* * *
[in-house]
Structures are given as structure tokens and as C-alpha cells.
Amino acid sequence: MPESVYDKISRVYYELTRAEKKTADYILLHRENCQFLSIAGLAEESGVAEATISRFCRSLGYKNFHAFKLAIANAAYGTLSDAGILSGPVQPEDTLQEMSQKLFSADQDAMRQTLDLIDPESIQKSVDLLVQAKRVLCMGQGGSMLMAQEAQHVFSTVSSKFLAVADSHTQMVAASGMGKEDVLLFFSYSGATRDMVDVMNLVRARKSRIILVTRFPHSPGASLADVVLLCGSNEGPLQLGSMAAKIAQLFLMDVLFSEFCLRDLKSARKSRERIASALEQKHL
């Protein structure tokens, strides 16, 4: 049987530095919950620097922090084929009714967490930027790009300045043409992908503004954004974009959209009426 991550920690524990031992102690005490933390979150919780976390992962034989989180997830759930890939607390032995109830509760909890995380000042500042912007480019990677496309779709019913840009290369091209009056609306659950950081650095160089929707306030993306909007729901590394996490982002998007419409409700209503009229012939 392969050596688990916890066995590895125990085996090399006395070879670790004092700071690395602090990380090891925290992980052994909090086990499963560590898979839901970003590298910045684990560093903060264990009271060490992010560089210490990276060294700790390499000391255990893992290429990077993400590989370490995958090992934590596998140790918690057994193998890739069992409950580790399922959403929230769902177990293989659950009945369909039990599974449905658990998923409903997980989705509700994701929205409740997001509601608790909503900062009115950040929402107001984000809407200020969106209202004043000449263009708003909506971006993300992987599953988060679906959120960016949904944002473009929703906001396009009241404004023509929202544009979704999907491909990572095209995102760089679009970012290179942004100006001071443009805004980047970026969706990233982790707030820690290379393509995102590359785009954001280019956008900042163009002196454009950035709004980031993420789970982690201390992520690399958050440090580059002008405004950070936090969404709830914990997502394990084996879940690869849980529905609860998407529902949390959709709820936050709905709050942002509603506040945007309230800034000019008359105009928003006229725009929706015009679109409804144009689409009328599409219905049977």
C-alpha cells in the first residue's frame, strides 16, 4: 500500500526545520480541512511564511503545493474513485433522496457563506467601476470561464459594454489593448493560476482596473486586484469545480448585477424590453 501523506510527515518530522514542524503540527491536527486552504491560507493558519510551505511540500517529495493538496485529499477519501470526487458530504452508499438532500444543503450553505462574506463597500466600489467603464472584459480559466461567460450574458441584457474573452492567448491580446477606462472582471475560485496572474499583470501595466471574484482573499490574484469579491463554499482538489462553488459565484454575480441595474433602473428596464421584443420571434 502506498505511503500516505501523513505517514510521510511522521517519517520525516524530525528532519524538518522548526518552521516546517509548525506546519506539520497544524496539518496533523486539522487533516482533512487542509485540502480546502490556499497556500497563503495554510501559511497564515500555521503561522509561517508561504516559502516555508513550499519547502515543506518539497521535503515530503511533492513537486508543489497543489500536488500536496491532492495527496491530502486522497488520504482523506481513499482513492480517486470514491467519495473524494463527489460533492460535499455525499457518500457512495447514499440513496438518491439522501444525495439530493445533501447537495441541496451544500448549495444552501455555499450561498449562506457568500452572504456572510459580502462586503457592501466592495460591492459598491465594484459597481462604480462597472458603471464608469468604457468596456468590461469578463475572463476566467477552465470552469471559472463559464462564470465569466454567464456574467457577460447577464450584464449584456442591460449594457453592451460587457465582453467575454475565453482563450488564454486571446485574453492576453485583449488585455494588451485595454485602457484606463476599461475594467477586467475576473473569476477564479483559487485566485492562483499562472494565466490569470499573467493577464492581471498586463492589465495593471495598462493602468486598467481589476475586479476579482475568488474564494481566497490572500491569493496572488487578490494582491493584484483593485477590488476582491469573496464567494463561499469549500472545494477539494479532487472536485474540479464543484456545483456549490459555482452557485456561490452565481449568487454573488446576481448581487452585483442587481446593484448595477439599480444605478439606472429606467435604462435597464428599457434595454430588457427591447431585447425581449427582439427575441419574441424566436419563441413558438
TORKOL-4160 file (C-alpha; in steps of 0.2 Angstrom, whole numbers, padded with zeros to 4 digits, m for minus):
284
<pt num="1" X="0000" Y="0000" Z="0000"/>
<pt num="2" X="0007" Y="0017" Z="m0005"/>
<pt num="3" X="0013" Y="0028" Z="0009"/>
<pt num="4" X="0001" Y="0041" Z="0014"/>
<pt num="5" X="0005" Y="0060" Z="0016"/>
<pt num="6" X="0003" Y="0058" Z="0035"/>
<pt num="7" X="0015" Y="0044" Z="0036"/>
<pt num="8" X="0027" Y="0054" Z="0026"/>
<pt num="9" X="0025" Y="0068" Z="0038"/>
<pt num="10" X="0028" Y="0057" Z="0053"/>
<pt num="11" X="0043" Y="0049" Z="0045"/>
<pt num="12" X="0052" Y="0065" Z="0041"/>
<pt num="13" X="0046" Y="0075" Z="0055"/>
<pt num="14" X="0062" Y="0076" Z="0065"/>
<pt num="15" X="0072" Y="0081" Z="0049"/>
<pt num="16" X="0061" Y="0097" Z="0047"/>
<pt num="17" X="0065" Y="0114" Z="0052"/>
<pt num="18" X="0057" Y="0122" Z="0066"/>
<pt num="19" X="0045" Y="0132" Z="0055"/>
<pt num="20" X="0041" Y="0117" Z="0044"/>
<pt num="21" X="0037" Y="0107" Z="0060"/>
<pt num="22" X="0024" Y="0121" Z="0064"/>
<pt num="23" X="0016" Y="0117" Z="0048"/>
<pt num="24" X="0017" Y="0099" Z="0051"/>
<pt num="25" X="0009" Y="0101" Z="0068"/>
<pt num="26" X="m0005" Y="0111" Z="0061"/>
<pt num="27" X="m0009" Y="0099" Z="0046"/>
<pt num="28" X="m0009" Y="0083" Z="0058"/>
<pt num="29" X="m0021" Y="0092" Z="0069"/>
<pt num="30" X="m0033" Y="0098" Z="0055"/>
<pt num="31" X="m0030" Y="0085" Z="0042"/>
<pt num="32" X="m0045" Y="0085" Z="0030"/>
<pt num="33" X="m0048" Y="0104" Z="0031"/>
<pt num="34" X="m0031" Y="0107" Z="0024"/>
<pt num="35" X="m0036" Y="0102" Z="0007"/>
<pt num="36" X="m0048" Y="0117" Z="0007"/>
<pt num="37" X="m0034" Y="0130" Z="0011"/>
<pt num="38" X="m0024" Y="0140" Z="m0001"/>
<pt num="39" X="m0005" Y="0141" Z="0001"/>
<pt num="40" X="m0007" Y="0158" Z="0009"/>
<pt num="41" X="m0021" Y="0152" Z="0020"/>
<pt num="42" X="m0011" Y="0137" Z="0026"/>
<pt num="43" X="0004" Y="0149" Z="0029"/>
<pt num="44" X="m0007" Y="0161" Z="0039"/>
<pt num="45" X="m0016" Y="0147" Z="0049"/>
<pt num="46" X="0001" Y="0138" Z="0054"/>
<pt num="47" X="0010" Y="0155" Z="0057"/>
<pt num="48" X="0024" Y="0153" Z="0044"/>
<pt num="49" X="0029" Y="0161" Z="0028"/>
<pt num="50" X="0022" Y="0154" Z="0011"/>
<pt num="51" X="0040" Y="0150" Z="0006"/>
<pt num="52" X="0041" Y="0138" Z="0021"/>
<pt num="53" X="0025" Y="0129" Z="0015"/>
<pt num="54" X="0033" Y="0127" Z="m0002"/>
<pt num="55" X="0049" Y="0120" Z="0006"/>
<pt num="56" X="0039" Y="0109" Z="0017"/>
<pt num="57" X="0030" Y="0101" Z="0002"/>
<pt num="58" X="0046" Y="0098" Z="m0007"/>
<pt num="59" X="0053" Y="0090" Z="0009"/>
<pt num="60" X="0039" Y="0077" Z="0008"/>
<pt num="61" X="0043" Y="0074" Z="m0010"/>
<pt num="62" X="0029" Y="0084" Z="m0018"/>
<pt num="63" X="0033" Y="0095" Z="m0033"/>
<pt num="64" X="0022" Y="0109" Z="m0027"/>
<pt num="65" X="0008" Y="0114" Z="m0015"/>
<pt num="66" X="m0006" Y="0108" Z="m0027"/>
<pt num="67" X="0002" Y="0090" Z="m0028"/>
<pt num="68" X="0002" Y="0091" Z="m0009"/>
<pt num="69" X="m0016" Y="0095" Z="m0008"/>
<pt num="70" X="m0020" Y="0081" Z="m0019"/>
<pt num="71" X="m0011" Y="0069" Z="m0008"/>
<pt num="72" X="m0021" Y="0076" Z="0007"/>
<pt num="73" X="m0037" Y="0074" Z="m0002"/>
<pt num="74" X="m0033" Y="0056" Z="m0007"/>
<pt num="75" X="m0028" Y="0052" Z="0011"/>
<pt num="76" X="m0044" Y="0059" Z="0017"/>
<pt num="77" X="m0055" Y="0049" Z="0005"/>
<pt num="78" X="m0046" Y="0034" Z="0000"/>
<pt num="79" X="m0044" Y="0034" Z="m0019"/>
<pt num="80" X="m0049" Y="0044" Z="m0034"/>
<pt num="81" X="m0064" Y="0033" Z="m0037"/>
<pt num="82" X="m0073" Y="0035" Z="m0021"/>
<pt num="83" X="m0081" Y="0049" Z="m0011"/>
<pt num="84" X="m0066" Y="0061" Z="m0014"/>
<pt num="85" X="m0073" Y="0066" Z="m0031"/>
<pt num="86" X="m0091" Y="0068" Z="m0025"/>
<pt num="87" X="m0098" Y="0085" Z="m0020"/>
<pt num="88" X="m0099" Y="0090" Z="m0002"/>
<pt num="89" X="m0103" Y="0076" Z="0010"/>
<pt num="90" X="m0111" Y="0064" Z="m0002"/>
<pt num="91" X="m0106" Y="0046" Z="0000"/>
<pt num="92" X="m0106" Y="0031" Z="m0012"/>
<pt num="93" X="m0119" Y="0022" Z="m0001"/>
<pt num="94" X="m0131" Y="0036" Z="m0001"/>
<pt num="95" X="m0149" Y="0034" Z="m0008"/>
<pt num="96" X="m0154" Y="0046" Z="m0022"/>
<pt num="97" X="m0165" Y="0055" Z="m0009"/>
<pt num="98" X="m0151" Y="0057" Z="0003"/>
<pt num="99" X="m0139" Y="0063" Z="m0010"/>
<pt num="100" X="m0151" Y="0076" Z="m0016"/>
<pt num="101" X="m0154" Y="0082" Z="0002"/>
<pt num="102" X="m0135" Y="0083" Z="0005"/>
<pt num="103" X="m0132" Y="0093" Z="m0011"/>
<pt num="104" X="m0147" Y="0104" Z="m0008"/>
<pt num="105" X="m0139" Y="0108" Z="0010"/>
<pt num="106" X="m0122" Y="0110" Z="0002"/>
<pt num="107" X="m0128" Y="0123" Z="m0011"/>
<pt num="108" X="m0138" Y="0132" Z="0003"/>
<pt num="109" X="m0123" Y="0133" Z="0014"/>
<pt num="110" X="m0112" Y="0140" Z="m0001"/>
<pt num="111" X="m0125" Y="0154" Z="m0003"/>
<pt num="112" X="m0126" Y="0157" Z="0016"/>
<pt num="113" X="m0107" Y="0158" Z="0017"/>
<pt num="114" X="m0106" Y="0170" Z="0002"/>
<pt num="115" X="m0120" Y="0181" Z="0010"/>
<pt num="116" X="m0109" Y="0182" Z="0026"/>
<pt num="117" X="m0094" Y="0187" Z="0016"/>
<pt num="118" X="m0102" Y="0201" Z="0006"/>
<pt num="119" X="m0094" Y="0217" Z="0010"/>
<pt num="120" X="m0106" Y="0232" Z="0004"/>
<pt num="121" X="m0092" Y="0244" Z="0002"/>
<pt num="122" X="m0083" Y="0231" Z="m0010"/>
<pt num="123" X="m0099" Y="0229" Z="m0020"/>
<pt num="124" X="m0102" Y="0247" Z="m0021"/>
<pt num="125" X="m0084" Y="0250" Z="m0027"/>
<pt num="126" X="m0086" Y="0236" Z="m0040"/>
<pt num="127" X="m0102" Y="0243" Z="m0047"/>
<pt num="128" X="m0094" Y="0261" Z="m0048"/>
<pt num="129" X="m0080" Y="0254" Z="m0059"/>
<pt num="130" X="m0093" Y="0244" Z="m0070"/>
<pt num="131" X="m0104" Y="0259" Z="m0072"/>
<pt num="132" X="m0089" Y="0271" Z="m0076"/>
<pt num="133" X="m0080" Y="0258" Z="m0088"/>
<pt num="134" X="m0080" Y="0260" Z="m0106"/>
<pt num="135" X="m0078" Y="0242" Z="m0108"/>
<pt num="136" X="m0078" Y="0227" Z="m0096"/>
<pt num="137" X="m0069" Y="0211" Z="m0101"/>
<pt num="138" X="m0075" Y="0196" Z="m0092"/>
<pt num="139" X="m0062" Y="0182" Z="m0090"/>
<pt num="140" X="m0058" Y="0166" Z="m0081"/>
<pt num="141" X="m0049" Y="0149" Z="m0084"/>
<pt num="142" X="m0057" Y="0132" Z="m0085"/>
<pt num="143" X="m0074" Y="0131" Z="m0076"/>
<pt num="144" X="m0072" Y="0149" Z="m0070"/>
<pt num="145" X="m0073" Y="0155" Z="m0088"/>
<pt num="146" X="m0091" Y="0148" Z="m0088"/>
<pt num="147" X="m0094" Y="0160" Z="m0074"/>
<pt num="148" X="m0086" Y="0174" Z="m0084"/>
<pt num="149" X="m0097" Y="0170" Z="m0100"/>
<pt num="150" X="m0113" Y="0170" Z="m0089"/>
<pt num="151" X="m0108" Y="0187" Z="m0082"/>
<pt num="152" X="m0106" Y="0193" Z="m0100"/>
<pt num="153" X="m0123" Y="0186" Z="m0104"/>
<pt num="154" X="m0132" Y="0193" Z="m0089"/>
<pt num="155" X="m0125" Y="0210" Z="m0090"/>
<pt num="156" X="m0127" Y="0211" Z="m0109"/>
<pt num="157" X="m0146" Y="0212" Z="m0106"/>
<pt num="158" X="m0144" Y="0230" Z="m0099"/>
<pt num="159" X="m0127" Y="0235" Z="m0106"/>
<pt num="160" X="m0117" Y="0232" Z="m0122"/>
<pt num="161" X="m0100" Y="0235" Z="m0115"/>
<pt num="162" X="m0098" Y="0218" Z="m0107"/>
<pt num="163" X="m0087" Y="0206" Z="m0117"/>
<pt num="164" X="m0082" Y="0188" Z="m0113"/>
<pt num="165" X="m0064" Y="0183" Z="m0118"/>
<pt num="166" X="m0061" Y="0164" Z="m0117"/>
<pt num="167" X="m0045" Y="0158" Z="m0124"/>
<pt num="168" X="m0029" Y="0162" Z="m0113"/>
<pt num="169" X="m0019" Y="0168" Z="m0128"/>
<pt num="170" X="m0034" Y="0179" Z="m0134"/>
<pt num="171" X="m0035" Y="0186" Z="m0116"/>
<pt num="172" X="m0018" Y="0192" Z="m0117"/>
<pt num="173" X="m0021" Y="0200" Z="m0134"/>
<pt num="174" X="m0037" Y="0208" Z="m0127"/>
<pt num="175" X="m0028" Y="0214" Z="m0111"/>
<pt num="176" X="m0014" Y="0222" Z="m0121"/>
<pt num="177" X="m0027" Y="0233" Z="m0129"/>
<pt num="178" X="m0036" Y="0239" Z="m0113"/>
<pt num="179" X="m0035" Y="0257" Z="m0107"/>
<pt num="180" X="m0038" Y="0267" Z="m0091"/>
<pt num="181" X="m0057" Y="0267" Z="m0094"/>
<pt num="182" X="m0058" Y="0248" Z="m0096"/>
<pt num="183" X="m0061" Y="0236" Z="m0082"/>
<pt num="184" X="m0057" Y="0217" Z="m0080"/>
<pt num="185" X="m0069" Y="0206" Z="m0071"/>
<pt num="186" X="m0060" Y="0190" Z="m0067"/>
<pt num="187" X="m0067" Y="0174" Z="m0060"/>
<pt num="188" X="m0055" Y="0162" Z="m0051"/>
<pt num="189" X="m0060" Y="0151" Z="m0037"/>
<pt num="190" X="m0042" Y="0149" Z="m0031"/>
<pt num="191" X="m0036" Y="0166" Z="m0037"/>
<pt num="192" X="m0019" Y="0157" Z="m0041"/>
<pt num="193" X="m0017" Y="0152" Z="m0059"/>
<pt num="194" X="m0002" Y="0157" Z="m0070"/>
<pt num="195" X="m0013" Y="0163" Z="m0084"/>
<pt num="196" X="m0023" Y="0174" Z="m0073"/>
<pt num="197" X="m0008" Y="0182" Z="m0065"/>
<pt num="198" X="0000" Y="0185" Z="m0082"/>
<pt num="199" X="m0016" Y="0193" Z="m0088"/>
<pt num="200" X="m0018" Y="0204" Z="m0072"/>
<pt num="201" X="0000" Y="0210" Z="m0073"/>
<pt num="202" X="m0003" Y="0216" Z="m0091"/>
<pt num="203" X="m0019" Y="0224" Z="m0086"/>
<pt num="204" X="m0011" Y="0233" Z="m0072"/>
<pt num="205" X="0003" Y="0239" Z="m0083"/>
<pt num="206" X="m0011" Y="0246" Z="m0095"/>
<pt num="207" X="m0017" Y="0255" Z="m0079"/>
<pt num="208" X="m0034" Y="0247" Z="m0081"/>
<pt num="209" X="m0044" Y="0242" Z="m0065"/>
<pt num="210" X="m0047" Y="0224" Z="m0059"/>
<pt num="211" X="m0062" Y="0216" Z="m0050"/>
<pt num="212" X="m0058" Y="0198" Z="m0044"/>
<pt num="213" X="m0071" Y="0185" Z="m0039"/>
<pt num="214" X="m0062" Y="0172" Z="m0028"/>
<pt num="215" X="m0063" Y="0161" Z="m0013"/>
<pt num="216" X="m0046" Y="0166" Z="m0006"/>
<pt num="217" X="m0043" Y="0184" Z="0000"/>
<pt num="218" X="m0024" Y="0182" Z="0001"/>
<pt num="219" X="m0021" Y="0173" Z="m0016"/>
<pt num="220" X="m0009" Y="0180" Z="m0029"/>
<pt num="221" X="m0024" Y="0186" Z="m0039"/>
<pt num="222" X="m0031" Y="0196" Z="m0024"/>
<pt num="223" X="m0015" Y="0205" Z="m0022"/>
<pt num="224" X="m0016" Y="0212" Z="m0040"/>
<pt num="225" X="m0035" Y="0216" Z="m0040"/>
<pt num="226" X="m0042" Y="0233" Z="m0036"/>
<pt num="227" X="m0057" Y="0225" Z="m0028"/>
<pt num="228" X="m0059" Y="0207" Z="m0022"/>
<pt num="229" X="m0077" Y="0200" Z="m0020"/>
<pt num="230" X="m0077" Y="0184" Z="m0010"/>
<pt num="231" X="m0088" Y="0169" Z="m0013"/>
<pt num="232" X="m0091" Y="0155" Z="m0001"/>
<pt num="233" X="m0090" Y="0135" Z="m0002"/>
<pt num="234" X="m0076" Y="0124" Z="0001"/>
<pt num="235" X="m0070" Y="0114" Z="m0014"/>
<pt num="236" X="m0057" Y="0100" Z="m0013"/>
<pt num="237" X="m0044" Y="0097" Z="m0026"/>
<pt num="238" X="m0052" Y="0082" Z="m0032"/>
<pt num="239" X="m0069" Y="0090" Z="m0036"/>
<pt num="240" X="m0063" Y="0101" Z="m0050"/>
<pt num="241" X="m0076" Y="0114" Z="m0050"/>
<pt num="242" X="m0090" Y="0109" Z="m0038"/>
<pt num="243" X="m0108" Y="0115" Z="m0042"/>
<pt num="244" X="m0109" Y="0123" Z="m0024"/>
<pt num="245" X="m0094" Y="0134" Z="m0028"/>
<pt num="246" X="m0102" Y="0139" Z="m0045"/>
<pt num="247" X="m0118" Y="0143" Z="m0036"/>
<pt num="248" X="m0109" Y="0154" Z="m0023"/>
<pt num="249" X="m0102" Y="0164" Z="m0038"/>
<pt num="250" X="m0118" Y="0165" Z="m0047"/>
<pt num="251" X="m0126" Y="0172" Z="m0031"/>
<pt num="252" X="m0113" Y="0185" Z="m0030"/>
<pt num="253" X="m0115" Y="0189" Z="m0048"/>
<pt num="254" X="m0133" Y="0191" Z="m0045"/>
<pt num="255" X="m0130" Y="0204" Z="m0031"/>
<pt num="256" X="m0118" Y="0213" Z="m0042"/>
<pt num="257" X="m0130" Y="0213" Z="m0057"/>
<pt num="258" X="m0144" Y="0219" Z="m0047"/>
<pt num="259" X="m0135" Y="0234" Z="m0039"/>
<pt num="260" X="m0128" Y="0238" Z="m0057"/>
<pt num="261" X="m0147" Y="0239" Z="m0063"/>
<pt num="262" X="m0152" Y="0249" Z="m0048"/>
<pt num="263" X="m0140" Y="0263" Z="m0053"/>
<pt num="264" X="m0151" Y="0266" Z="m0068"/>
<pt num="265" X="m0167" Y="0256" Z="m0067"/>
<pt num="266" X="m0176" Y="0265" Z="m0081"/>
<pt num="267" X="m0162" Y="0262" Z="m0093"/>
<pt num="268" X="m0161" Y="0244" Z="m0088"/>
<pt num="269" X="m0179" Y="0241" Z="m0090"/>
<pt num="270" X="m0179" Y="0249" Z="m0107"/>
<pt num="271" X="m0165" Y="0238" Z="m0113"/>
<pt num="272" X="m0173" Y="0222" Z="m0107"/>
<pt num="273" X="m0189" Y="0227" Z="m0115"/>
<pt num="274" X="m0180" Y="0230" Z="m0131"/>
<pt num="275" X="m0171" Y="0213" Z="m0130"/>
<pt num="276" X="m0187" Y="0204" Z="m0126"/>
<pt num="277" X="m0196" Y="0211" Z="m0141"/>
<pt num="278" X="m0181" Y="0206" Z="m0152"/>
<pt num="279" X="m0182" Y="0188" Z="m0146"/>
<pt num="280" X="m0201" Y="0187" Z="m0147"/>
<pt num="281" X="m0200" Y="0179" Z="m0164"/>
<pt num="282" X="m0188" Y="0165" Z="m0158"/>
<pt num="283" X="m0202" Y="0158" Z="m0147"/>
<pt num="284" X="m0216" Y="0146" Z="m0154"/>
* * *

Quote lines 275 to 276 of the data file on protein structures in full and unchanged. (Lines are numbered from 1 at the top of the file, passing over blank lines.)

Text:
<pt num="268" X="m0161" Y="0244" Z="m0088"/>
<pt num="269" X="m0179" Y="0241" Z="m0090"/>